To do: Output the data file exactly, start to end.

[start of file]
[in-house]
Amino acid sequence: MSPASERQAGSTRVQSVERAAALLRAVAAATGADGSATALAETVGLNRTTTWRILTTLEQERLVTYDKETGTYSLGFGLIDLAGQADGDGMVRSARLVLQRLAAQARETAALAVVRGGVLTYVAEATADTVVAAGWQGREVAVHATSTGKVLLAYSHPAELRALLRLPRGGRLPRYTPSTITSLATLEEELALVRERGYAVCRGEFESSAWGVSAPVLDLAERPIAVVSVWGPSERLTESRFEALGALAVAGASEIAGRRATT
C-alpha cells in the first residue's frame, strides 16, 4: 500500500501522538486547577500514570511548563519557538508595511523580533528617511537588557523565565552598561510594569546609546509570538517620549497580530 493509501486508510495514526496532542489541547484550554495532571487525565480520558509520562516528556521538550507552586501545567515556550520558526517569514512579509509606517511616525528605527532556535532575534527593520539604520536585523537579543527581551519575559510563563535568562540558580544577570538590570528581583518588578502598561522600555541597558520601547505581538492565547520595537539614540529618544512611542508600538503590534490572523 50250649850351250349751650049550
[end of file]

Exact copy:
[in-house]
Amino acid sequence: MSPASERQAGSTRVQSVERAAALLRAVAAATGADGSATALAETVGLNRTTTWRILTTLEQERLVTYDKETGTYSLGFGLIDLAGQADGDGMVRSARLVLQRLAAQARETAALAVVRGGVLTYVAEATADTVVAAGWQGREVAVHATSTGKVLLAYSHPAELRALLRLPRGGRLPRYTPSTITSLATLEEELALVRERGYAVCRGEFESSAWGVSAPVLDLAERPIAVVSVWGPSERLTESRFEALGALAVAGASEIAGRRATT
C-alpha cells in the first residue's frame, strides 16, 4: 500500500501522538486547577500514570511548563519557538508595511523580533528617511537588557523565565552598561510594569546609546509570538517620549497580530 493509501486508510495514526496532542489541547484550554495532571487525565480520558509520562516528556521538550507552586501545567515556550520558526517569514512579509509606517511616525528605527532556535532575534527593520539604520536585523537579543527581551519575559510563563535568562540558580544577570538590570528581583518588578502598561522600555541597558520601547505581538492565547520595537539614540529618544512611542508600538503590534490572523 50250649850351250349751650049550